By Leanne Prescott
Follow Leanne on Twitter – @Leanne3654
With Liverpool making numerous additions to the squad this summer and the future of certain players subsequently under threat, Jordan Henderson finds himself in familiar territory ahead of a pivotal season for the Reds.
The 26-year-old divides opinion hugely amongst fans. To some, he is the epitome of average and embodies Liverpool’s shortcomings in the transfer market, while to others, he is underrated with few appreciating just what he brings to the side.
Football fans have very short memories in this day and age, with many quick to forget just how important Henderson was in Liverpool’s title challenge. Henderson’s sending off against Manchester City back in April was the pivotal moment for Liverpool. His dynamism in midfield couldn’t be replaced, resulting in gut wrenching defeats to Chelsea and an embarrassing capitulation against Crystal Palace. Liverpool lacked something without his involvement.
While his playing style may not be the most appealing to the eye, Jordan Henderson is a much better footballer than many give him credit for. The ex-Sunderland man had an injury hit season last year, making just 26 appearances at a below-par level. However, despite being blighted with injuries, he still made us a significantly better side, statistically. Of the 17 games he was involved in, Liverpool registered 32 points, resulting in a points-per-game average of 1.88. Of the 21 games he didn’t feature, the Reds took away only 28 points, resulting in an average of 1.33 per game. Despite suffering with a chronic heel injury, Henderson still had a key part to play. His presence is hugely understated.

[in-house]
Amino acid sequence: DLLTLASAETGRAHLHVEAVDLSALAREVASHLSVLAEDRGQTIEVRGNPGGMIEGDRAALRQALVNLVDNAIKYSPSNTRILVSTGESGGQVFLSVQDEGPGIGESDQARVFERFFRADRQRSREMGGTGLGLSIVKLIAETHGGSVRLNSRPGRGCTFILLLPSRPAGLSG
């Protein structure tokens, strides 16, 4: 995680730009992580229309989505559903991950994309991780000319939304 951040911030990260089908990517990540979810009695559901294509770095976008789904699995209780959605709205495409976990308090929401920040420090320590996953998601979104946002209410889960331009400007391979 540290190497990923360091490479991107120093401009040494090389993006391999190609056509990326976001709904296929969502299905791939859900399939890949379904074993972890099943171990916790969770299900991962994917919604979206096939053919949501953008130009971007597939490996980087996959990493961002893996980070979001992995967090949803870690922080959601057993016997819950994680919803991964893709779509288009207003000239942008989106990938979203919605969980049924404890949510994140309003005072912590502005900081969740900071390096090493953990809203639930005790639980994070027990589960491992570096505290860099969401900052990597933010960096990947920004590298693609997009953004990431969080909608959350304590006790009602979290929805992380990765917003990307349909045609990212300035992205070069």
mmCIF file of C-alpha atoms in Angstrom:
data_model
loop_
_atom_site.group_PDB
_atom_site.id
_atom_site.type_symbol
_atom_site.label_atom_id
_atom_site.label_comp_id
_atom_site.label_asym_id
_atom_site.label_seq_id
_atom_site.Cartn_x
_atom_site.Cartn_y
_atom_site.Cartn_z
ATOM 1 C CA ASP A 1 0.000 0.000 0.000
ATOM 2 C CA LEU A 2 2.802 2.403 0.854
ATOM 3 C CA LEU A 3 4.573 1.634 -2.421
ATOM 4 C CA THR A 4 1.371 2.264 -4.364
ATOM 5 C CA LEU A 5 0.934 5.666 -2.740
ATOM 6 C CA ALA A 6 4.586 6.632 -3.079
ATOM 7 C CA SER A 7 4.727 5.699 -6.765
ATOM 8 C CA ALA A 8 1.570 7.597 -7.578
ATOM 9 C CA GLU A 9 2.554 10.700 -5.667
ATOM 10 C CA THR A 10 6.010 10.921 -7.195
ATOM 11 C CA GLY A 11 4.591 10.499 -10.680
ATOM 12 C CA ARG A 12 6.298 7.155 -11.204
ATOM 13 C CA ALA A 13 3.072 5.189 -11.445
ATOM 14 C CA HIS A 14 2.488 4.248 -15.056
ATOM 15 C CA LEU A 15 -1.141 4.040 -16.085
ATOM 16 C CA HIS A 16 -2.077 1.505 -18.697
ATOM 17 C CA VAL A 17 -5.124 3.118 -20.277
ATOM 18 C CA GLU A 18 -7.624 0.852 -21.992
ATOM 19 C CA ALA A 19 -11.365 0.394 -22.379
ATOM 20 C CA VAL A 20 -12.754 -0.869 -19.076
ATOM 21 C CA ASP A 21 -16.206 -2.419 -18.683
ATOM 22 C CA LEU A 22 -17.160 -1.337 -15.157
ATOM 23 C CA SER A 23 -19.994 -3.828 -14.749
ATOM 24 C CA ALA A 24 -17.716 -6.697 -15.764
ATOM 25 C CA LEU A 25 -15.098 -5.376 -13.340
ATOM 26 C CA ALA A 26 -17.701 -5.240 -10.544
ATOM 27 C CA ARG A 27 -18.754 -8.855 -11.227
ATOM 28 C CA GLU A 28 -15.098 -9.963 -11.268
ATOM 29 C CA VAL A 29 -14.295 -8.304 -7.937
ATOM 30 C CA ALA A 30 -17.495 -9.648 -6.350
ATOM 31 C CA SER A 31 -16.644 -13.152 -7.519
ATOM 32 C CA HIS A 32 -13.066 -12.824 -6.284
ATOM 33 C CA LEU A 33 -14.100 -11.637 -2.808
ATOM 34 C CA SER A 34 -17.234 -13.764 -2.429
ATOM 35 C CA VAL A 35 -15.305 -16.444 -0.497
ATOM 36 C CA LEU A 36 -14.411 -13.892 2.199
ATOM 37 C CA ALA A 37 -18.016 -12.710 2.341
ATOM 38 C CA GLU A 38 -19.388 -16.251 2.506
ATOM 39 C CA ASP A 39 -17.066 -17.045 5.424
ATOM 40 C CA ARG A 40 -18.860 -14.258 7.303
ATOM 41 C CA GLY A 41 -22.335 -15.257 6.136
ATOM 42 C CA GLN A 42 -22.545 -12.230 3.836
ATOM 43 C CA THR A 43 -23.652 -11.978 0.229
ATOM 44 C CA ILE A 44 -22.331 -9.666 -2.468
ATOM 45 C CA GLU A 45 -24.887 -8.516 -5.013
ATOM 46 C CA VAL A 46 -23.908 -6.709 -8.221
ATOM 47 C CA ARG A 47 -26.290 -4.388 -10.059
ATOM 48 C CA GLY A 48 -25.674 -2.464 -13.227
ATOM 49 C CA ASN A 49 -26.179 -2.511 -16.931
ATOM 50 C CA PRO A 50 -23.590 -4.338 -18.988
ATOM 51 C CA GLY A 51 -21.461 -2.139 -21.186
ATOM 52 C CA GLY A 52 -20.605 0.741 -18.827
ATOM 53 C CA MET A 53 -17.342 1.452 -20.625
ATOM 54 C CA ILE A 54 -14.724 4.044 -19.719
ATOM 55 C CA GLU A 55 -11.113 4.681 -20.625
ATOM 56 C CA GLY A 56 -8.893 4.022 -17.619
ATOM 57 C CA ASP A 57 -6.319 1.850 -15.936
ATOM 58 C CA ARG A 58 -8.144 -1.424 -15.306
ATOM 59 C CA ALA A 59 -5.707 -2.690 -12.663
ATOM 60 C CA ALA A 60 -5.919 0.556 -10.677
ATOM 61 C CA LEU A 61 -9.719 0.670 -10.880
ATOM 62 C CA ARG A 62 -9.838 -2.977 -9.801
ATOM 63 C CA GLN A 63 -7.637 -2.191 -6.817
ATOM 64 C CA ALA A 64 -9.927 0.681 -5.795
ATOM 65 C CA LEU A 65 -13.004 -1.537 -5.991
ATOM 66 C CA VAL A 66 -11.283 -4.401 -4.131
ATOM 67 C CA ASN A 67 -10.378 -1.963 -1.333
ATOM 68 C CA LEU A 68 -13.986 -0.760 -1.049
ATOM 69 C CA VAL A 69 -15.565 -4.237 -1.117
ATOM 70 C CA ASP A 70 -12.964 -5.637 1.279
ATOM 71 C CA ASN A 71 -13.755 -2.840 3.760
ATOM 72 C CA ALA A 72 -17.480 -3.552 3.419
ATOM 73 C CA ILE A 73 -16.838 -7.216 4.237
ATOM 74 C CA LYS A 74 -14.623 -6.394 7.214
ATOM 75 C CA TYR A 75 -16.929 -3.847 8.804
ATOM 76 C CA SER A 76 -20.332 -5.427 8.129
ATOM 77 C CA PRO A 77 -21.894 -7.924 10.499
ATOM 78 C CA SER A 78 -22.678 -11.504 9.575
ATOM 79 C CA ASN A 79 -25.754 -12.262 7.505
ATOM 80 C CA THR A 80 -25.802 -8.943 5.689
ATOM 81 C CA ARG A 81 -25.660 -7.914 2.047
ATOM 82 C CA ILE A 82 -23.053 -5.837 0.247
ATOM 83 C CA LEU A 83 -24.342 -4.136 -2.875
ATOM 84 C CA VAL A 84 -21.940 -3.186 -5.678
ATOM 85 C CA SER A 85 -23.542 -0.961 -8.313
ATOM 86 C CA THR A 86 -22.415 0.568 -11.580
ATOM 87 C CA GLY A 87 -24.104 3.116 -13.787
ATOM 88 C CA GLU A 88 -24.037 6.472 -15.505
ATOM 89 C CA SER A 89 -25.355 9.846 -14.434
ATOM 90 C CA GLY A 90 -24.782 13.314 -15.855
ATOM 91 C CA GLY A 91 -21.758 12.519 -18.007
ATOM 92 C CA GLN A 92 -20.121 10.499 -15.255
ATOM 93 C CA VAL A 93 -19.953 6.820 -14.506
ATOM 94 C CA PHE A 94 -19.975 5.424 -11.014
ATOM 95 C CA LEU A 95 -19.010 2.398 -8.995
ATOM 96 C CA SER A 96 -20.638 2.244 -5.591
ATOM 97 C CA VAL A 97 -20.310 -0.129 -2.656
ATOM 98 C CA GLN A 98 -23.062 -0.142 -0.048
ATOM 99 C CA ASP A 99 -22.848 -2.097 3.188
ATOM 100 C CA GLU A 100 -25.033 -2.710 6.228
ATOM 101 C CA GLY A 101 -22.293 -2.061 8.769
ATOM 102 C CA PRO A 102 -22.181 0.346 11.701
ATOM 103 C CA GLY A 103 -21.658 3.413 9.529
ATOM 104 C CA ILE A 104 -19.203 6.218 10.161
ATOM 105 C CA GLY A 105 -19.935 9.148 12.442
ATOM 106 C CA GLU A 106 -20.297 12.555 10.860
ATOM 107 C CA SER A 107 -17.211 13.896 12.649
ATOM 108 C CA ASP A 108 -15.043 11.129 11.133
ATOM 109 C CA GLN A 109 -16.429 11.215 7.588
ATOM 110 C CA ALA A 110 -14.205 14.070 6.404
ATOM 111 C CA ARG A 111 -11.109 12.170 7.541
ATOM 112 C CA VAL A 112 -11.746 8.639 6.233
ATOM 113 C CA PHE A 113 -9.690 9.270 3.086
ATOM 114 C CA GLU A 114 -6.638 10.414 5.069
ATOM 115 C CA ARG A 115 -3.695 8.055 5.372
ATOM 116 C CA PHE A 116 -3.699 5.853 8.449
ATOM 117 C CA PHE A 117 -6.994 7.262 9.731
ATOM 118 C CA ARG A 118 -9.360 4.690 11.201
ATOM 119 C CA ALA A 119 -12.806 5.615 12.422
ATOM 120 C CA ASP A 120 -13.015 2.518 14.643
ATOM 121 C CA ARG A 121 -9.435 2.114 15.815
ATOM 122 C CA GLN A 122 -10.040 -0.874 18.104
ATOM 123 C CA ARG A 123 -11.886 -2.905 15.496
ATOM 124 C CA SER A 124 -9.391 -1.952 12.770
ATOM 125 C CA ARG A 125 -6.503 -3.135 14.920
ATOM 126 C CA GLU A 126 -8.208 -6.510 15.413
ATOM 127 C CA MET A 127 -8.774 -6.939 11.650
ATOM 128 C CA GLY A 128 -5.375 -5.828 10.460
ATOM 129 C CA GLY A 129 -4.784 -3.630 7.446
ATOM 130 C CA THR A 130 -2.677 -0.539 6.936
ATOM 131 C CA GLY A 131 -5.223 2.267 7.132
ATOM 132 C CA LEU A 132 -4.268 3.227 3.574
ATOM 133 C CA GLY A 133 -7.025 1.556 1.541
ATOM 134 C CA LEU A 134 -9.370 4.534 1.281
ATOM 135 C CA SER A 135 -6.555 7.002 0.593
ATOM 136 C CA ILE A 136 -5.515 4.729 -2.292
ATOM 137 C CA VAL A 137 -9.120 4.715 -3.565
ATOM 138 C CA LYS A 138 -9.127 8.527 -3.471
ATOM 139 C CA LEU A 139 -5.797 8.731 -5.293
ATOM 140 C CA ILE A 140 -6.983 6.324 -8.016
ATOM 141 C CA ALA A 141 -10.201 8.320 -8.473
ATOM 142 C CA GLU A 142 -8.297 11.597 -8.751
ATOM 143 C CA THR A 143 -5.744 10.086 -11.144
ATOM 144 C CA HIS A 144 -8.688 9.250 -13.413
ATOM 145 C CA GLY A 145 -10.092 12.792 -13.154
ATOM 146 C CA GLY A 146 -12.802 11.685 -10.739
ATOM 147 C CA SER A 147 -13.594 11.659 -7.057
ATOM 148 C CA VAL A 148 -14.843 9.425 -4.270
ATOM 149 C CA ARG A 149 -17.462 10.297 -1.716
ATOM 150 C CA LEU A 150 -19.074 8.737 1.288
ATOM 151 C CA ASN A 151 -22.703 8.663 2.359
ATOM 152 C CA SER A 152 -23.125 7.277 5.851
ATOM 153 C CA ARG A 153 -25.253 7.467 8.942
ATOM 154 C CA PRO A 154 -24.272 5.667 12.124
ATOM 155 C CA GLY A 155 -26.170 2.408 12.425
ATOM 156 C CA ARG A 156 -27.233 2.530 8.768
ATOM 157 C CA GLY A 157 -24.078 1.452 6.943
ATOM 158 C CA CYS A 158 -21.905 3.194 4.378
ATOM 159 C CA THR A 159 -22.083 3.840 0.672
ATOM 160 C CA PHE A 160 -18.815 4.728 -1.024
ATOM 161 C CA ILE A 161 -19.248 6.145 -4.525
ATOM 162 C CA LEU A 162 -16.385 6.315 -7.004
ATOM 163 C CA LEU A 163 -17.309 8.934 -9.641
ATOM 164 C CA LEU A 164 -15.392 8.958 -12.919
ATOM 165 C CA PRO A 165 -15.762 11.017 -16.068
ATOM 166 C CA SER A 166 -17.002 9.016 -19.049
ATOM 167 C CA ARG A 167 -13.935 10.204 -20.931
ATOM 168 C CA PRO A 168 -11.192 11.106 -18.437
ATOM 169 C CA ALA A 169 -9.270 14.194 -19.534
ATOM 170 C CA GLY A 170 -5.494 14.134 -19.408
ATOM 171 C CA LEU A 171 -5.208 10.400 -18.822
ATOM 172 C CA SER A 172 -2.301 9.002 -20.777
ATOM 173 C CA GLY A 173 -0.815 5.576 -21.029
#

How can Henderson progress?
Often looking one-dimensional, Henderson fails to take games by the scruff of the neck in the way that past Liverpool captains have and with Emre Can established at the heart of the midfield, and with Marko Grujic and Gini Wijnaldum waiting in the wings, his place in the starting XI is far from secured.
The skipper will know more than anyone that his place is under threat, meaning that Henderson’s career has come to somewhat of a defining monent. Henderson could find himself left behind as Jurgen Klopp looks to take his team to the next level, or he could establish a greater influence in midfield and return to the player he was between 2013 and 2015, adding goals and a better final product to his game.
He may not have a silky running style or the presence and authority of someone like Steven Gerrard, but he has been important for a number of years now and yet, many have forgotten – no thanks to the fickle nature of the modern football fan.
Henderson is not Steven Gerrard, nor will he ever be, but he can play a vital role in a side fuelled with attacking flair yet deprived of a defensive backbone. The Liverpool captain finds himself as the new scapegoat amongst some supporters, but I’m tipping him to once again prove his critics wrong and establish himself as a vital component of Jurgen Klopp’s side.